Q. What is Diabetic Ketoacidosis (DKA), and what are the steps that an ED physician should take to manage DKA in its early stages?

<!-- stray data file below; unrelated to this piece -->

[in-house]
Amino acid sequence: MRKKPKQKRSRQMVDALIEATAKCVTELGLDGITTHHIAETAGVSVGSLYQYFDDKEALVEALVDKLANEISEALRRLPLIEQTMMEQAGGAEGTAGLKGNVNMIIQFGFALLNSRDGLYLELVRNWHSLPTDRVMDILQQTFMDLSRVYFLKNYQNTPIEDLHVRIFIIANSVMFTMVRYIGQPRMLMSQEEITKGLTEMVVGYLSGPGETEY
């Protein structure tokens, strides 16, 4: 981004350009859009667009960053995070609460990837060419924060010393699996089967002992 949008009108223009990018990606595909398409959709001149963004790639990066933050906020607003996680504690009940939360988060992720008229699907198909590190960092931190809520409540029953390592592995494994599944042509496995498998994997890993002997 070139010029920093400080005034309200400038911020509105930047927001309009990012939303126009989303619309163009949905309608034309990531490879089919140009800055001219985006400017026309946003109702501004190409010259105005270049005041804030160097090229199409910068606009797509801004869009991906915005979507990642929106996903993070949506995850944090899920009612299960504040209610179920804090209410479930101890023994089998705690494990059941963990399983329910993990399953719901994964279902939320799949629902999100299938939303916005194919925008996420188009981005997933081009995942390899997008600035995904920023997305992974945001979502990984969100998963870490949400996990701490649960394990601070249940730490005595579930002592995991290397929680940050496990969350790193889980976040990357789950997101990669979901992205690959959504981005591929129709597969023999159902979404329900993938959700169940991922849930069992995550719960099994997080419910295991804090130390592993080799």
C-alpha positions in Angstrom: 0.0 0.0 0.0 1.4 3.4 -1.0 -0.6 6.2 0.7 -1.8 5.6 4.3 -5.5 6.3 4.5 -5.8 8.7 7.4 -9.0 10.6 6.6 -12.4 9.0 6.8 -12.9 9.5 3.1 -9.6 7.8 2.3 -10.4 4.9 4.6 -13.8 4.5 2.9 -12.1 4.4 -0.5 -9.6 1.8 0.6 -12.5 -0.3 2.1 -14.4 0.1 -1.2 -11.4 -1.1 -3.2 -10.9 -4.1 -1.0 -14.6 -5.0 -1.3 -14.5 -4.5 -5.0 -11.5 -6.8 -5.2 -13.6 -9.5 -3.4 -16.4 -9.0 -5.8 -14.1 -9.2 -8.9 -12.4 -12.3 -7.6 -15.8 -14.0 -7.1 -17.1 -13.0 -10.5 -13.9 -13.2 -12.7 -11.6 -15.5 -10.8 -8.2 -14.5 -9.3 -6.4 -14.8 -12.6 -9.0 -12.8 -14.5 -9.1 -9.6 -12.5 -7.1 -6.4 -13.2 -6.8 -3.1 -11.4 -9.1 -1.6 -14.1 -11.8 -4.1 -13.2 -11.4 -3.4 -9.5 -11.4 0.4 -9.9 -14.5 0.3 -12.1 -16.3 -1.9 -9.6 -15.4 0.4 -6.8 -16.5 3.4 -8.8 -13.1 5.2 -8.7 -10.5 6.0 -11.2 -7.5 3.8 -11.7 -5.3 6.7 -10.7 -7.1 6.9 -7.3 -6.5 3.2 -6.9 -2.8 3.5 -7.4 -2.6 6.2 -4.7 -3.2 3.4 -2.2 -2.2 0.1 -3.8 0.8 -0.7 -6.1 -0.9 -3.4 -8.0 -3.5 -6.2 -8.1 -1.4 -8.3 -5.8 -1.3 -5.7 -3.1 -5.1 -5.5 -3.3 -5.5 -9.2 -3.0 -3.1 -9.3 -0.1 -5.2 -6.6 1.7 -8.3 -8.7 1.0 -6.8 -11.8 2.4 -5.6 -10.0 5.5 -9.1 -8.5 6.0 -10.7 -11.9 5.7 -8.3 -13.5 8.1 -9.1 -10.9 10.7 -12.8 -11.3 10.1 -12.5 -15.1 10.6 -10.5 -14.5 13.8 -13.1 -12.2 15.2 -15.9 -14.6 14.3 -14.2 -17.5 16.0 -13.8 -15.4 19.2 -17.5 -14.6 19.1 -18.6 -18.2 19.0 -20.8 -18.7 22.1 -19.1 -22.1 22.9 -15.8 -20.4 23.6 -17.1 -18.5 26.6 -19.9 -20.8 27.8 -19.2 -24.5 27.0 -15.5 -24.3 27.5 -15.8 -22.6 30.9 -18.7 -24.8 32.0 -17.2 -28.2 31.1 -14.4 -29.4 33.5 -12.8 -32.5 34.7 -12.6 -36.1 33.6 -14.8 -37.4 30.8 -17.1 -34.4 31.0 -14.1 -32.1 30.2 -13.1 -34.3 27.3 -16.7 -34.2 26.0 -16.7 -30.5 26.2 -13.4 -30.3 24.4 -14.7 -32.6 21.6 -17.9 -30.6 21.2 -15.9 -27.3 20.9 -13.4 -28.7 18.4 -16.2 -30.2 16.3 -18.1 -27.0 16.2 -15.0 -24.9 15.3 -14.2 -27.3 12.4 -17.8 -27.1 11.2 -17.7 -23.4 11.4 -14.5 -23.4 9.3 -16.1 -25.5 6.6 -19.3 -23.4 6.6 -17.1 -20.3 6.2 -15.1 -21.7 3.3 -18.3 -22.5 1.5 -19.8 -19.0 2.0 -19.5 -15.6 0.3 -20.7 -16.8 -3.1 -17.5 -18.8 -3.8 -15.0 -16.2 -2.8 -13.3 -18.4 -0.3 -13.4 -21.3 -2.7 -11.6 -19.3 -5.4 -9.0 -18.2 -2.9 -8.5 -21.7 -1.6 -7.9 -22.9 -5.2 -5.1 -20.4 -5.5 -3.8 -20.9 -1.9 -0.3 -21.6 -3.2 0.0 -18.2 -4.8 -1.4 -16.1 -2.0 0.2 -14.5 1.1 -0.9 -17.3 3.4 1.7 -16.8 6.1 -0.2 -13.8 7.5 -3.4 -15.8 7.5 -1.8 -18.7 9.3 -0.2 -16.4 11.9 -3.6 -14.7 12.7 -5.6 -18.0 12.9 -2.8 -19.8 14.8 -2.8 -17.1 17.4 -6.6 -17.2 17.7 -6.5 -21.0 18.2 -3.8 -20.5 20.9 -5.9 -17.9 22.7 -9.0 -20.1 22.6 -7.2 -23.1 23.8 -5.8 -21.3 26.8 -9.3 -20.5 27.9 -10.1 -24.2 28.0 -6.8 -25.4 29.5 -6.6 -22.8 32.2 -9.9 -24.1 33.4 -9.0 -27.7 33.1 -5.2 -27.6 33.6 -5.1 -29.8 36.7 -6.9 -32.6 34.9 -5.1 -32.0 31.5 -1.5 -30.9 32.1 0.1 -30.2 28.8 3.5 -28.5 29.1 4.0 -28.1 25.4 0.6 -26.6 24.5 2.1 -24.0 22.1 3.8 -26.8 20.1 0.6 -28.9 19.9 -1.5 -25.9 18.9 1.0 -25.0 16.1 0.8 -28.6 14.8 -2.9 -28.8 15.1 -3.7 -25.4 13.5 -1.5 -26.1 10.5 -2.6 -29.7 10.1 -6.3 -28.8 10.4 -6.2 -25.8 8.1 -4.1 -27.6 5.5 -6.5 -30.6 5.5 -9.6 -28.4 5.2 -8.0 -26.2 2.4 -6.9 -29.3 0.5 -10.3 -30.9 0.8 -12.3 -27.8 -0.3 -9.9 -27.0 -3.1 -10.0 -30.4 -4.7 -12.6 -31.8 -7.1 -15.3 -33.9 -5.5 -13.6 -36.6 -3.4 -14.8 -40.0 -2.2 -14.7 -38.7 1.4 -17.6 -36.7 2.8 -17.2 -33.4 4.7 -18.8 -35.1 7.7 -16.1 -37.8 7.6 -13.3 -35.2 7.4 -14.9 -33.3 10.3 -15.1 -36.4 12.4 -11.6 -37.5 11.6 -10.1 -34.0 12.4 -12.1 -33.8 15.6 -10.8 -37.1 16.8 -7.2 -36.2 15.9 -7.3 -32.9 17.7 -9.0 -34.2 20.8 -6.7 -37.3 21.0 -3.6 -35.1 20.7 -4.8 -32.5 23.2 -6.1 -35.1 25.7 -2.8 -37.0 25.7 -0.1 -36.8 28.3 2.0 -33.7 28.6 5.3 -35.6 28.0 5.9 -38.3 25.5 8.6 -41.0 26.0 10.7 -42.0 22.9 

A. Diabetic Ketoacidosis is a potentially fatal condition that occurs in patients with Diabetes Mellitus 1 and 2. The pathophysiology of DKA involves hyperglycemia, dehydration, ketosis, and electrolyte imbalance — all effects of insulin deficiency, increased insulin counter-regulatory hormones (cortisol, glucagon, growth hormone), and peripheral insulin resistance. In simpler terms, the body thinks it is starving because the cells are not taking up enough glucose. As a result, it begins to break down fat and protein in order to produce more glucose. In the process, highly acidic ketones are produced and cause a severe chemical imbalance in the bloodstream. At the same time, the hyperglycemia causes more frequent urination, which leads to dehydration, electrolyte loss, and ultimately, a reduction of total body potassium. In the ER, a patient with DKA may present with excessive thirst, frequent urination, nausea and vomiting, abdominal pain, fatigue, shortness of breath, fruity scented breath, and confusion. To confirm DKA diagnosis specifically, the physician will also check for high blood sugar levels and high ketone levels in the urine. Following diagnosis, the doctor will 1) collect blood to get the patient’s metabolic profile; 2) infuse 1 L of 0.9% sodium chloride over 1 hour; 3) ensure potassium level of >3.3 mEq/L before initiation of insulin therapy (supplement potassium intravenously if needed); and finally, 4) initiate IV insulin therapy, during which insulin will go directly into the bloodstream to uptake glucose from the blood. Step 3 is particularly important — if a doctor does not check that the potassium levels are at an acceptable level, the institution of insulin therapy and correction of hyperglycemia can result in hypokalemia, furthering damage to the body. Resources: http://www.ncbi.nlm.nih.gov/pmc/articles/PMC4085289/